Coachella kicking off this weekend, and I'm not upset that I didn't get tickets. I'm fine. I'm fine! Stop asking!), as The Shins will perform at The Cosmopolitan's Boulevard Pool to promote their triumphant (sales and hype-wise, at least) comeback album, Port of Morrow. And tonight, reluctant Grammy winning indie-folk beard-bro Bon Iver will play at The Hard Rock Hotel and Casino.
In my mind (mostly because I'm bored and looking to create dramatic narratives out of nothing), this is just the beginning of a nuclear arms race between the two hotels in which the prize is the hearts, minds, and (most importantly) cash of indie-rock loving hipsters in Las Vegas.
The Cosmo seems to be the resort more aggressively pursuing the indie demographic, with Justice, Cage the Elephant, Young the Giant, and Florence and the Machine (whose show is already sold out, proving that she's gone way beyond indie-popular to just plain popular, but Pitchfork still reviews her, so we'll keep her in the conversation for the sake of this article's premise) all scheduled to play at The Resort this summer. The Cosmo also recently hosted the incoherent Sports Illustrated Swimsuit Beauties and Beats Festival (which mixed together up and coming indie bands with swimsuit models for an event that seemed to confuse just about everyone involved), but The Hard Rock Hotel and Casino has stayed in the game. While the venue played host to decidedly un-indie events like the short-lived Motley Crue residency, The Hard Rock features indie stalwarts Fitz and the Tantrums and The Drums joining Bon Iver on their calandar of upcoming performers.
It's not a crazy idea. The Vegoose festival was successful enough to run for three years, from 2005- 2007. Indie-fied headliners include Beck, Arcade Fire, Spoon, The Killers, Sleater Kinney, The Mars Volta, The Flaming Lips, Daft Punk, and The Shins (yes, again). The indie bands mingled on the bill with excellent mainstream acts like Iggy and the Stooges (playing the entirety of the amazing Fun House album), Tom Petty and the Heartbreakers, Primus, Ben Folds, Cyprus Hill, Queens of the Stone Age, The Roots, and Public Enemy, not to mention completely un-acceptable mainstream acts like Jack Johnson, Trey Anastasio, The String Cheese Incident, and Dave Matthews & Friends (not to be confused with his other band that also bears his name, which is not to say that that guy has a monstrous ego or anything like that).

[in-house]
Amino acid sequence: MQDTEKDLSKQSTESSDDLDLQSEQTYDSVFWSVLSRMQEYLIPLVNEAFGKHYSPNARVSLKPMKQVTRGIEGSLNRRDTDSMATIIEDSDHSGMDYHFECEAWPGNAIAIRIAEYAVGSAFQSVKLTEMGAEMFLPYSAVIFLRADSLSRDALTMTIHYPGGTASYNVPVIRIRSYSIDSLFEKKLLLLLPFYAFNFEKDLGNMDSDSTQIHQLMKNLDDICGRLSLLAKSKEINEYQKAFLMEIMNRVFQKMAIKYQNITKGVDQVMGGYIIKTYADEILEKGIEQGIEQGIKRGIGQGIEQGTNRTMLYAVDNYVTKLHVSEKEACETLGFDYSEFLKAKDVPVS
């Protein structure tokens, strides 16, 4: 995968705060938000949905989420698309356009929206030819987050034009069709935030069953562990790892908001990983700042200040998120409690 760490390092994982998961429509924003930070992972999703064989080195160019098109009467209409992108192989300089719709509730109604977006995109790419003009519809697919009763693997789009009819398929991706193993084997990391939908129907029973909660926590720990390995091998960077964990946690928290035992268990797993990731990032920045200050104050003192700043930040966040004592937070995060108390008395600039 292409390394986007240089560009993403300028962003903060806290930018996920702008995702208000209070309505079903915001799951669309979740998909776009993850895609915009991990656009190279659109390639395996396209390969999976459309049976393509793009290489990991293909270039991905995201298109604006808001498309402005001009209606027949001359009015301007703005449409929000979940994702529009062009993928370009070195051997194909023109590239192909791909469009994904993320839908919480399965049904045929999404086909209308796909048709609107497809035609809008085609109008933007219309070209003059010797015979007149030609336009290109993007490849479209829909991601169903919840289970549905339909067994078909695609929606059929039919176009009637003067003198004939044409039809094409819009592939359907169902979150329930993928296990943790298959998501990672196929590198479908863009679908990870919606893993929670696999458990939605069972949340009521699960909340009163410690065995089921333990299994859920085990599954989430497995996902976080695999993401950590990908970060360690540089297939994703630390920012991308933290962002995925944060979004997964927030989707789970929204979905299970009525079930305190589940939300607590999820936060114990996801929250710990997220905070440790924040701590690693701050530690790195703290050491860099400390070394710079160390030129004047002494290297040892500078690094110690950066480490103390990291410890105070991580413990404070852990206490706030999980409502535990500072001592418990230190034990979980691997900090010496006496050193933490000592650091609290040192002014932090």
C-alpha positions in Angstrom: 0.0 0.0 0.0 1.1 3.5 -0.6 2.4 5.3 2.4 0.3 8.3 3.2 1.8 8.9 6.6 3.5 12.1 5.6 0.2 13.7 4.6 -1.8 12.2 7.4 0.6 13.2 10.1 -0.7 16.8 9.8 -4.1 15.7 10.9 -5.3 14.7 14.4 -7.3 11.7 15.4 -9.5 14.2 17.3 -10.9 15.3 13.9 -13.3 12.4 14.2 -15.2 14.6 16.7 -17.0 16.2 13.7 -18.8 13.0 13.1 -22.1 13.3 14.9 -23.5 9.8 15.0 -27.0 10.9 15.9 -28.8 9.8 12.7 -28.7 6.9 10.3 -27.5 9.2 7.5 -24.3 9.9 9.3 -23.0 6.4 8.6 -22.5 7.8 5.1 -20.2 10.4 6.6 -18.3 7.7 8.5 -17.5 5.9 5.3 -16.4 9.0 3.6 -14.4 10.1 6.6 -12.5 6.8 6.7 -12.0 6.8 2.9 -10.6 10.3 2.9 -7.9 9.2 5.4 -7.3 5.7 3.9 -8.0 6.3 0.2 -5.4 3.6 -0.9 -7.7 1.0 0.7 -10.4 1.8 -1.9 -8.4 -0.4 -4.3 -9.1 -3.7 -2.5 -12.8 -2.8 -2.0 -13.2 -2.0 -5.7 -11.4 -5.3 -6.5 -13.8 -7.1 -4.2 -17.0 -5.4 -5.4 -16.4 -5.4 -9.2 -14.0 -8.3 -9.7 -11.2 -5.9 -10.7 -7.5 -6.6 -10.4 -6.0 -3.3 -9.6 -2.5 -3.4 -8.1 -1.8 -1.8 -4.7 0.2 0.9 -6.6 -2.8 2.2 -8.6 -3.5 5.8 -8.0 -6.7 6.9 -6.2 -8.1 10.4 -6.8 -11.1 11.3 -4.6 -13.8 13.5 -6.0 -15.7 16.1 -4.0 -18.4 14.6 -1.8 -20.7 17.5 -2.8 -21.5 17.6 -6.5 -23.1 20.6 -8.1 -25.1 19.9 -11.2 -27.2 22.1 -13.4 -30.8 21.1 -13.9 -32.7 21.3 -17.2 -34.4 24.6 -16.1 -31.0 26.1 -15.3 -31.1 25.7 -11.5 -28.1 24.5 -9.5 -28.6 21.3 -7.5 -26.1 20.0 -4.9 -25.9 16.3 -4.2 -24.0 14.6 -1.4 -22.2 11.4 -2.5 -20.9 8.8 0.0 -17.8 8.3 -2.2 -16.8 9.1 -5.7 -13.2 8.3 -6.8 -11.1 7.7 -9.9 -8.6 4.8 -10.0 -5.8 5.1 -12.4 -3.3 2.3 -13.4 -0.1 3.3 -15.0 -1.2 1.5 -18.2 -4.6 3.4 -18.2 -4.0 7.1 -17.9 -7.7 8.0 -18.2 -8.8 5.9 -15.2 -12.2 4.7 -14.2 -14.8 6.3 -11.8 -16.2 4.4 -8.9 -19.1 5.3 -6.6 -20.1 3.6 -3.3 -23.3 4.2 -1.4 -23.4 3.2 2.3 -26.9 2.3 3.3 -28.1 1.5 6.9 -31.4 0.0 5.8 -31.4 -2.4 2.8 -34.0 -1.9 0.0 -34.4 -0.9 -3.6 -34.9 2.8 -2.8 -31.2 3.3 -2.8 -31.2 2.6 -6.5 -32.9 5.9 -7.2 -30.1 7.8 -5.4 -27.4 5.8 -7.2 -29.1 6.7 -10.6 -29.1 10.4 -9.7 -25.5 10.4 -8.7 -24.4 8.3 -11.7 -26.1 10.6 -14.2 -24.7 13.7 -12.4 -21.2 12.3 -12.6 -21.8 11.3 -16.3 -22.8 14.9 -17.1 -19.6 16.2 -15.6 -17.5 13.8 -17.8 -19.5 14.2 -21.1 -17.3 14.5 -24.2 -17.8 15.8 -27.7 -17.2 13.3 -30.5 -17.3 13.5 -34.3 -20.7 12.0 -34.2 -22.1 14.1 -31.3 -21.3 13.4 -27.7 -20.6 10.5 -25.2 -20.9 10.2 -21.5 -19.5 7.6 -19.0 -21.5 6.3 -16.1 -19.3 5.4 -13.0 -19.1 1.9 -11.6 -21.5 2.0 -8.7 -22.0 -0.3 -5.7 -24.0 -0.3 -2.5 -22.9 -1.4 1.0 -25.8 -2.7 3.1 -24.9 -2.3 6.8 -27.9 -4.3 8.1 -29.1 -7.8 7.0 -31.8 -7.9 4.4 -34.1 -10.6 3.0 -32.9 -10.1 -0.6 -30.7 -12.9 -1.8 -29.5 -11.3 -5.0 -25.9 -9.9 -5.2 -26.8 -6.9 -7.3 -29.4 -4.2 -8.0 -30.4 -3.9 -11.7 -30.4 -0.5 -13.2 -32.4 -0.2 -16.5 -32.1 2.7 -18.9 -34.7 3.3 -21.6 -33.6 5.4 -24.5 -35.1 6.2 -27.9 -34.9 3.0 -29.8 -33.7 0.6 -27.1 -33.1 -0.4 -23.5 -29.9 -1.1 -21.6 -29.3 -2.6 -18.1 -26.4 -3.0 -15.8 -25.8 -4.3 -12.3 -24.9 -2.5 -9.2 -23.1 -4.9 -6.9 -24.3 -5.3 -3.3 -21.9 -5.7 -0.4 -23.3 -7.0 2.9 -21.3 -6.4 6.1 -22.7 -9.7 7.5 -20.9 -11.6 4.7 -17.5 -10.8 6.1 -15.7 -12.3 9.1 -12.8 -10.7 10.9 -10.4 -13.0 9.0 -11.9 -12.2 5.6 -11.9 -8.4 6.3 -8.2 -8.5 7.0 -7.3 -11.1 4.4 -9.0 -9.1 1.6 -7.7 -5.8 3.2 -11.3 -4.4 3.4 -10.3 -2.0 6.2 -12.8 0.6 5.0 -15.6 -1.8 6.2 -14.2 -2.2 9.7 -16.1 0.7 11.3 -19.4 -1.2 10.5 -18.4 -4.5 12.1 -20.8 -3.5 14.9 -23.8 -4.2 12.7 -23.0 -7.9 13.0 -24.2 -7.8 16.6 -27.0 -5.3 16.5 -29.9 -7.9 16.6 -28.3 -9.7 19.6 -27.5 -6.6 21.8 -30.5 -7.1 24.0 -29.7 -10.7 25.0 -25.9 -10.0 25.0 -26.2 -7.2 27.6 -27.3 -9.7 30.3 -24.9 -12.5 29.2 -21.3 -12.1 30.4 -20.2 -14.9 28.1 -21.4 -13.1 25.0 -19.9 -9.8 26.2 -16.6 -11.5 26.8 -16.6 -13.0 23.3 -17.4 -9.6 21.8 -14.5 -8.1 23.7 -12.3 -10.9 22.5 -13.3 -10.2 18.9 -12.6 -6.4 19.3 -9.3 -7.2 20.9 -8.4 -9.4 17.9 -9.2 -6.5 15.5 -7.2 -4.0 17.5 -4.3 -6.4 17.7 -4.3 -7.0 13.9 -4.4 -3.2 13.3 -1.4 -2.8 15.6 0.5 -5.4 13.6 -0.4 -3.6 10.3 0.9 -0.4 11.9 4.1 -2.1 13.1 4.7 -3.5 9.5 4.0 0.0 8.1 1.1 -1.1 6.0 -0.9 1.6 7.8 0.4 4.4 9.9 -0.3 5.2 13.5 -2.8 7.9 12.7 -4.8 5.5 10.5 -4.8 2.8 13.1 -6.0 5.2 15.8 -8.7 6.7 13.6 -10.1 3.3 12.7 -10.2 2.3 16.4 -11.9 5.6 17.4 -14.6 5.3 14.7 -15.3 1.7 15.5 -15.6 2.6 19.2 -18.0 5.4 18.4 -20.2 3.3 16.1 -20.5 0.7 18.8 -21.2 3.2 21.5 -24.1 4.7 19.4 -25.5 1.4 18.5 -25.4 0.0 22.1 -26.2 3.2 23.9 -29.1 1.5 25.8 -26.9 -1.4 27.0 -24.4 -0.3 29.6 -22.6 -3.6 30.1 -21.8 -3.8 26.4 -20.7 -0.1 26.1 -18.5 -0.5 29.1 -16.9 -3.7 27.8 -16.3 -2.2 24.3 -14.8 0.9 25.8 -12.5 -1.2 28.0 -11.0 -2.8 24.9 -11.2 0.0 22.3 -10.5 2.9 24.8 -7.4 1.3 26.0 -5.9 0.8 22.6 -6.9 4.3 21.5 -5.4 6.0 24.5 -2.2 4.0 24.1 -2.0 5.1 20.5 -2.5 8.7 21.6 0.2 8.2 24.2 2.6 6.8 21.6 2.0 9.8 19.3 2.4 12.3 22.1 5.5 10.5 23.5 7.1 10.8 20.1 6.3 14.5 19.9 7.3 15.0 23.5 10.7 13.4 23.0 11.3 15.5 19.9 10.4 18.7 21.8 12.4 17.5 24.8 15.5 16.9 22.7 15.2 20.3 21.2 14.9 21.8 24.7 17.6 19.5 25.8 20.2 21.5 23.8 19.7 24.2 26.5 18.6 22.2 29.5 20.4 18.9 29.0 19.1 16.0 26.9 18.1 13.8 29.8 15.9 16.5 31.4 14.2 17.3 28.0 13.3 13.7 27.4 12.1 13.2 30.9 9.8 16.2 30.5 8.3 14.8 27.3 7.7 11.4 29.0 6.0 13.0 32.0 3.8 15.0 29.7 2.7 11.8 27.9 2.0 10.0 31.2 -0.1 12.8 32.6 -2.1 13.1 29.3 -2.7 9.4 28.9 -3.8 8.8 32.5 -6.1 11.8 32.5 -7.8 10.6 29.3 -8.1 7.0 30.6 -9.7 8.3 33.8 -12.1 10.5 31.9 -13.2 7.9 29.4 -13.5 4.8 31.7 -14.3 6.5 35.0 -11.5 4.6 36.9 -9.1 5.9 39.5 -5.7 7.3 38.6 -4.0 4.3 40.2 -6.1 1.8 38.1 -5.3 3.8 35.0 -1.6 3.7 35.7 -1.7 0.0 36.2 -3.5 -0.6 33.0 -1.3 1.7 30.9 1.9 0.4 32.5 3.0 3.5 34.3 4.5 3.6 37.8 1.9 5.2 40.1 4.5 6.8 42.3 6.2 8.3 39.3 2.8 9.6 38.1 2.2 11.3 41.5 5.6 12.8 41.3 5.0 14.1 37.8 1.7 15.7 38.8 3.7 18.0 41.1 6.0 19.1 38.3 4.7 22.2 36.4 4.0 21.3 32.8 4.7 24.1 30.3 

Electric Daisy Carnival and the pop-oriented, Lady Gaga headlined I Heart Radio Festival. With big indie acts moving tickets at The Cosmo and The Hard Rock, and more and more hip and artsy tastemakers living and working in Downtown, it seems like the time might be right to either re-launch Vegoose or for some other intrepid organizers to try their luck with the Sin City market (Sin-chella, anyone?). The combination of a Vegas weekend with great music will draw crowds, but what exactly would it take to make it work?
I'm going to put on my imaginary festival organizer wizard hat and imagine what it would take to throw the perfect Vegas indie fest:
Keep it on the DT: Sure, The Electric Daisy Festival filled up the massive Las Vegas Motor Speedway, keeping the Ecstacy-popping dubstup-loving kids away from The Strip during the festival. But while most of the big festivals take place in giant empty spaces (Coachella has Indio's Pollo grounds while Bonaroo has a massive farm), the conceptual Vegas indie fest could shut down a few blocks in Downtown and turn the neighborhood into a giant utopian hipster street fair. With all kinds of cool bars, restaurants, coffee shops, and hotels in the area, DT could be the perfect place to throw the festival. And since so much of the area is currently a post apocalyptic wasteland anyway (Kai Ryssdal couldn't help but point out an abundance of vacant lots all over the hood during his NPR Marketplace interview with Tony Hsieh), there is plenty of room to set up stages in the area.
Kogi and CoolHaus trucks made it out to Vegas for the festival, that fact alone might be worth the trip from LA for many music digging foodies.
Keep the (Craft) Beer Flowing: Beer fests offering tastings of Craft Suds have become events unto themselves (even if the results are sometimes disastrous). If the fest invited a nice group of Brewers and sold tickets for tasty tastings, it could make the event that much tastier. (I'm trying to figure out how to get the word taste in this paragraph one last time.)
Penn and Teller to perform a set, include local artists and bands, invite some strippers and drag queens, and let audiences feel like they are engaging in some generally illicit Sin (even if it's all in the context of a carefully logistically planned music festival).
Keep the Party Goin' All Night Long: The festival can go all night, if need be. This is Vegas, after all. But even if the gates close around midnight, the hippest hotels in Downtown and on The Strip can attract a new, indie-centric clientele with after-parties featuring music spun by some the best DJs in town who will be free to dig into their collections of obscure 60's soul instead of the same old Top 40.
So that means no: DJ Pauly D is not invited to this party. Sorry, Jersey-Bro.